Untitled Essay Research Paper BODYINTRODUCTION TO EVOLUTION — страница 5

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interpreted as an indication that life originatedin the sea and that the balance of salts in various body fluids did not change verymuch in evolution. The membranes found in the human embryo are essentiallysimilar to those in reptile and bird eggs. The human yolk sac remains small andfunctionless, and the exhibits have no development in the human embryo.Nevertheless, the presence of a yolk sac and allantois in the human embryo is oneof the strongest pieces of evidence documenting the evolutionary relationshipsamong the widely differing kinds of vertebrates. This suggests that mammals,including humans, are descended from animals that reproduced by means ofexternally laid eggs that were rich in yolk. The reptiles, and in particular the dinosaurs, were the dominant landanimals of

the Earth for well over 100 million years. The Mesozoic Era, duringwhich the reptiles thrived, is often referred to as the Age of Reptiles. In terms of evolutionary success, the larger the animal, the greater thelikelihood that the animal will maintain a constant Body Temperature independentof the environmental temperature. Birds and mammals, for example, produce andcontrol their own body heat through internal metabolic activities (a state known asendothermy, or warm-bloodedness), whereas today’s reptiles are thermally unstable(cold-blooded), regulating their body temperatures by behavioral activities (thephenomenon of ectothermy). Most scientists regard dinosaurs as lumbering,oversized, cold-blooded lizards, rather than large, lively, animals with fast metabolicrates; some

biologists, however–notably Robert T. Bakker of The Johns HopkinsUniversity–assert that a huge dinosaur could not possibly have warmed up everymorning on a sunny rock and must have relied on internal heat production. The reptilian dynasty collapsed before the close of the Mesozoic Era.Relatively few of the Mesozoic reptiles have survived to modern times; thoseremaining include the Crocodile,Lizard,snake, and turtle. The cause of the declineand death of the large array of reptiles is unknown, but their disappearance isusually attributed to some radical change in environmental conditions. Like the giant reptiles, most lineages of organisms have eventually becomeextinct, although some have not changed appreciably in millions of years. Theopossum, for example, has survived almost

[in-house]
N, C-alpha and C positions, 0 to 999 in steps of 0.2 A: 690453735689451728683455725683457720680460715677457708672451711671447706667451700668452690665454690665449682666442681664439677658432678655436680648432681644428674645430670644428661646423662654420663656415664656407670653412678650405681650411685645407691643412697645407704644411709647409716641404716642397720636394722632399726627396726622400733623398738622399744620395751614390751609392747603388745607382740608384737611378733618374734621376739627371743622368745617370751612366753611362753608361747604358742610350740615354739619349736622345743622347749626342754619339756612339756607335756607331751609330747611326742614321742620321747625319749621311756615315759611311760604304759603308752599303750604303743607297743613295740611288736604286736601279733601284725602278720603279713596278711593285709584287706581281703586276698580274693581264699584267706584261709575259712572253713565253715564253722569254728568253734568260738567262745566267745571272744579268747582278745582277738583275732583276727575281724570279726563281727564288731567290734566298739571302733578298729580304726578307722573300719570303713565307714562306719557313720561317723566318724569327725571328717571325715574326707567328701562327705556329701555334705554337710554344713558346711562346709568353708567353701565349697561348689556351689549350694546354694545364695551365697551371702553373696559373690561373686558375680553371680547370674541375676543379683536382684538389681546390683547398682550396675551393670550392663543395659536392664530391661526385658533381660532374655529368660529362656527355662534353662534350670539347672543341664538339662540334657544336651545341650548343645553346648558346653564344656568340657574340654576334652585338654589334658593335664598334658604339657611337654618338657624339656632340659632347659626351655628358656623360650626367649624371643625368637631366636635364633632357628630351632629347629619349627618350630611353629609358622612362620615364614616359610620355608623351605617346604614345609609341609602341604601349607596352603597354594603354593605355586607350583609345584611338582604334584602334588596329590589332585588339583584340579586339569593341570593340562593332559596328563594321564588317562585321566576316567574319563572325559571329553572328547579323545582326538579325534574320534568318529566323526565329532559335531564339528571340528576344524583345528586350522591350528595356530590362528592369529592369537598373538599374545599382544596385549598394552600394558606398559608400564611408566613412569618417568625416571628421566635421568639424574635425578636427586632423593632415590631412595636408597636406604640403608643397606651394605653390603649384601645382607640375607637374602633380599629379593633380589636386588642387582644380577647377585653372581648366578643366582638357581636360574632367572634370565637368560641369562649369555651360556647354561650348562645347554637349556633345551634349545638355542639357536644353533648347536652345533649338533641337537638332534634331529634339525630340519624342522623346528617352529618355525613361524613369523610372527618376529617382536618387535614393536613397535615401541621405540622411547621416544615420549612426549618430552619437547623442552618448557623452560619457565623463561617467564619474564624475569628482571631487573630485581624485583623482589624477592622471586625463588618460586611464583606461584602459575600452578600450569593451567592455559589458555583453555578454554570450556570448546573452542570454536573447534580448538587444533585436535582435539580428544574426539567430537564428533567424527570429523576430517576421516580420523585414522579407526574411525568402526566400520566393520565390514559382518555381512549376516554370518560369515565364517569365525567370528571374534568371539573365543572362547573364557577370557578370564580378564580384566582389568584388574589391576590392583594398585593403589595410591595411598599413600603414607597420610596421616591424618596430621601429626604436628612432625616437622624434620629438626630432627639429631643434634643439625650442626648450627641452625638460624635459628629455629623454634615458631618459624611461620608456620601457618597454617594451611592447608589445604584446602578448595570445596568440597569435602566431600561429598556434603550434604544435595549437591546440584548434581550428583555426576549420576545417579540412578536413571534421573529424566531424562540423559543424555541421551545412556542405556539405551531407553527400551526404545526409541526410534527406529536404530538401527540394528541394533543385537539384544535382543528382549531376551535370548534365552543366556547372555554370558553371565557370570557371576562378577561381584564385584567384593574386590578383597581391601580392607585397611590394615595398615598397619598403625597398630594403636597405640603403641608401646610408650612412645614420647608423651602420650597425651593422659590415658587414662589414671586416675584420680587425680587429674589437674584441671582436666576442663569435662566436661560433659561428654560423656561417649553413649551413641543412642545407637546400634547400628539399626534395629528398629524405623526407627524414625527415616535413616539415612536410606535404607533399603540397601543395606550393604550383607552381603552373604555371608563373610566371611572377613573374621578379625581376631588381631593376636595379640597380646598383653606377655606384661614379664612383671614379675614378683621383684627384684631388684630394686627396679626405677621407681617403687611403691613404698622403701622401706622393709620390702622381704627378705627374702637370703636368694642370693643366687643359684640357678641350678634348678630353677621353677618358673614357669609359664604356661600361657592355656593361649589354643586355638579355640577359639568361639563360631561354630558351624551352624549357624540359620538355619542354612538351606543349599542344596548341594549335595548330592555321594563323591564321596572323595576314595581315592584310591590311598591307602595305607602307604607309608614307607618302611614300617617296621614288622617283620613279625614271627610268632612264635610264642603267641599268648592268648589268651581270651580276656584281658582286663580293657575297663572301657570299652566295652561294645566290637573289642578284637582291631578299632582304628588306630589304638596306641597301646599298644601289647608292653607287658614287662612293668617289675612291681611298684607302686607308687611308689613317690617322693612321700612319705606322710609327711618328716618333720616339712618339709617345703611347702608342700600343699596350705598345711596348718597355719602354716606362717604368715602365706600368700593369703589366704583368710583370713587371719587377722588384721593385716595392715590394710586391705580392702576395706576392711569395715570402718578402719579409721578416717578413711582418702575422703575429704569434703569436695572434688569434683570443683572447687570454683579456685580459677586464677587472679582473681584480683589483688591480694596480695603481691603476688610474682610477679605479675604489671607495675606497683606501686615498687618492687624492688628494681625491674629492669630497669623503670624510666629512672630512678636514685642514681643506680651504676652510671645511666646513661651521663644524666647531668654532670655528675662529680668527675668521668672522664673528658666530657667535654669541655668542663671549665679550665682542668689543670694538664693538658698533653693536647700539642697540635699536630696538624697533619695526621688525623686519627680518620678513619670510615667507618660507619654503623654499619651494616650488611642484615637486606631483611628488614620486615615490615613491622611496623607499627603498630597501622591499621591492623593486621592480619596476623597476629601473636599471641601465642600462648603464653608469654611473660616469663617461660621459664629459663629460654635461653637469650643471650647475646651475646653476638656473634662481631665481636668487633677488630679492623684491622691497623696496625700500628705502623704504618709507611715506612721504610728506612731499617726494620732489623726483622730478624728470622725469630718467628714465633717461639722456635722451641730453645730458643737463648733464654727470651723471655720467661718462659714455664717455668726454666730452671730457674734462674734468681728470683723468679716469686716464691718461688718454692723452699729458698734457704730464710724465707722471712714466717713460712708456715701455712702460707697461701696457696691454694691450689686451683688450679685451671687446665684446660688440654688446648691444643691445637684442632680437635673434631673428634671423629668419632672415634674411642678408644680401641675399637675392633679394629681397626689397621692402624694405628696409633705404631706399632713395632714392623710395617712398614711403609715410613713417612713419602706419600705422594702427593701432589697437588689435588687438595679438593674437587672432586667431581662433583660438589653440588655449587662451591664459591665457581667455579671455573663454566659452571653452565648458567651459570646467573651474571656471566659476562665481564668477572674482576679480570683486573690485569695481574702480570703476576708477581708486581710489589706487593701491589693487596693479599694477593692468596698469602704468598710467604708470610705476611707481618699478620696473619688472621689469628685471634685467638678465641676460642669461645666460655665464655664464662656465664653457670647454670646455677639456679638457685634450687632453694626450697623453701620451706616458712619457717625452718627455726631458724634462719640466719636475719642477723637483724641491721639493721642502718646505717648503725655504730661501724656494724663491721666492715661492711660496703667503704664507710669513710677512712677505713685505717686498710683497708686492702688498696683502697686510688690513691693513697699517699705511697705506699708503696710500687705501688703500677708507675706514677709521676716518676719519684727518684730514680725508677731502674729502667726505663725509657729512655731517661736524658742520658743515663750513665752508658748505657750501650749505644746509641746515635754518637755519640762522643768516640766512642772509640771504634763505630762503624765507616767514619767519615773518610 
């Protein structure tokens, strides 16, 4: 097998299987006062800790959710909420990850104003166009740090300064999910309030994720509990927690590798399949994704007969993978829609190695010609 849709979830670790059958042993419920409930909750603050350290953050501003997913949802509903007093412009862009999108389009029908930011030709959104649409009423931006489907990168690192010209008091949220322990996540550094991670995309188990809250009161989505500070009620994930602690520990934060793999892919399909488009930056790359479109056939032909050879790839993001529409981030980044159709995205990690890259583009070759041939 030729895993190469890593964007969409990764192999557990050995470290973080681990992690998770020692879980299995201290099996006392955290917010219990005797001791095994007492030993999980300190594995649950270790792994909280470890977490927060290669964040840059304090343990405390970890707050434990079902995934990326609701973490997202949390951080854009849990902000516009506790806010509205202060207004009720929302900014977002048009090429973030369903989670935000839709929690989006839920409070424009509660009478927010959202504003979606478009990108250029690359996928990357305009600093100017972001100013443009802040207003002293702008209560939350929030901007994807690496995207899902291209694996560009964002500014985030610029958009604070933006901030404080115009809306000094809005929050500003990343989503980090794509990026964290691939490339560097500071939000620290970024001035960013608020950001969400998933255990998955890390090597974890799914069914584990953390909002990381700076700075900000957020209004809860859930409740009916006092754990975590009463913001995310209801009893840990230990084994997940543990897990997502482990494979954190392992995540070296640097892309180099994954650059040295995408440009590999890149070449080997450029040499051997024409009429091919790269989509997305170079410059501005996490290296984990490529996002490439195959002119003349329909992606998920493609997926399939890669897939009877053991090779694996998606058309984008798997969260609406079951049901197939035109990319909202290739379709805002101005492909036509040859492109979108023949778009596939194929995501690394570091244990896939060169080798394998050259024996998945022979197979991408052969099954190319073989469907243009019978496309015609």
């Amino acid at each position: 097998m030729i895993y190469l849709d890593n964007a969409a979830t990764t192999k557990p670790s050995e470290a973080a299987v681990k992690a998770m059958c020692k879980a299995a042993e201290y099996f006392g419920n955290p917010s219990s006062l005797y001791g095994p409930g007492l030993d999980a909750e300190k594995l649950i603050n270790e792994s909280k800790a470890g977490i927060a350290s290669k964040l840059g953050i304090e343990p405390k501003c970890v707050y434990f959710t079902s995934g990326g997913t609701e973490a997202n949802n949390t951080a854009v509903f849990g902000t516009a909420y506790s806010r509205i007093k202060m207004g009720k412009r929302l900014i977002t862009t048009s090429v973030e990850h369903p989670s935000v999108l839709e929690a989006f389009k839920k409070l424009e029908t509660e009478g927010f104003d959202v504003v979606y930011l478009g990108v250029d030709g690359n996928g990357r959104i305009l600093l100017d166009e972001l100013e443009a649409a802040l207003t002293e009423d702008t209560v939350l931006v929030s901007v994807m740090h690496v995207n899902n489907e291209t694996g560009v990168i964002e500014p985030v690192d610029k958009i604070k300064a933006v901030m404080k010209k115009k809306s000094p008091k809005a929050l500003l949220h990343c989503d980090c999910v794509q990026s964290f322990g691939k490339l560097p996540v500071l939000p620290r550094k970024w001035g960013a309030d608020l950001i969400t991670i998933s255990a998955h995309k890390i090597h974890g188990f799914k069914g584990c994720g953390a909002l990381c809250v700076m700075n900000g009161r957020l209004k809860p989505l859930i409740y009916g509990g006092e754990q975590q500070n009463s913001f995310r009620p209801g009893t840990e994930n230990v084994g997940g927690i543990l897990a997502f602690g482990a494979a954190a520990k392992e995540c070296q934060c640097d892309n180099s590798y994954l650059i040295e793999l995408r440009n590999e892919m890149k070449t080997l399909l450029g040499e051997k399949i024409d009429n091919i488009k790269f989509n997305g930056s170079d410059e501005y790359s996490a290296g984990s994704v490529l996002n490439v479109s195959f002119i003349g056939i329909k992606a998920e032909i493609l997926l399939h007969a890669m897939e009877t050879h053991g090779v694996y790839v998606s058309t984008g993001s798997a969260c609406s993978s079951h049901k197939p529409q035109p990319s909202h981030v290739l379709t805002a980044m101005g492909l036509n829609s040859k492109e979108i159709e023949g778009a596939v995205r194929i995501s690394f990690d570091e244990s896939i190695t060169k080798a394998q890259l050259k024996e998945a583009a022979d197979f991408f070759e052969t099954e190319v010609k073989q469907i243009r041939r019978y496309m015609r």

unchanged since the late CretaceousPeriod (more than 65 million years ago), and the Horseshoe Crab, Limulus, is notvery different from fossils 500 million years old. We have no explanation for theunexpected stability of such organisms; perhaps they have achieved an almostperfect adjustment to a unchanging environment. Such stable forms, however, arenot at all dominant in the world today. The human species, one of the dominantmodern life forms, has evolved rapidly in a very short time. The Rise of Mammals The decline of the reptiles provided evolutionary opportunities for birds andmammals. Small and inconspicuous during the Mesozoic Era, mammals rose tounquestionable dominance during the Cenozoic Era (beginning 65 million yearsago). The mammals diversified into marine forms, such

as the whale, dolphin,seal, and walrus; fossorial (adapted to digging) forms living underground, such asthe mole; flying and gliding animals, such as the bat and flying squirrel; andcursorial animals (adapted for running), such as the horse. These variousmammalian groups are well adapted to their different modes of life, especially bytheir appendages, which developed from common ancestors to become specializedfor swimming, flight, and movement on land. Although there is little superficial resemblance among the arm of a person,the flipper of a whale, and the wing of a bat, a closer comparison of their skeletalelements shows that, bone for bone, they are structurally similar. Biologists regardsuch structural similarities, or homologies, as evidence of evolutionary relationships.The

homologous limb bones of all four-legged vertebrates, for example, areassumed to be derived from the limb bones of a common ancestor. Biologists arecareful to distinguish such homologous features from what they call analogousfeatures, which perform similar functions but are structurally different. Forexample, the wing of a bird and the wing of a butterfly are analogous; both areused for flight, but they are entirely different structurally. Analogous structures donot indicate evolutionary relationships. Closely related fossils preserved in continuous successions of rock stratahave allowed evolutionists to trace in detail the evolution of many species as it hasoccurred over several million years. The ancestry of the horse can be tracedthrough thousands of fossil remains to a small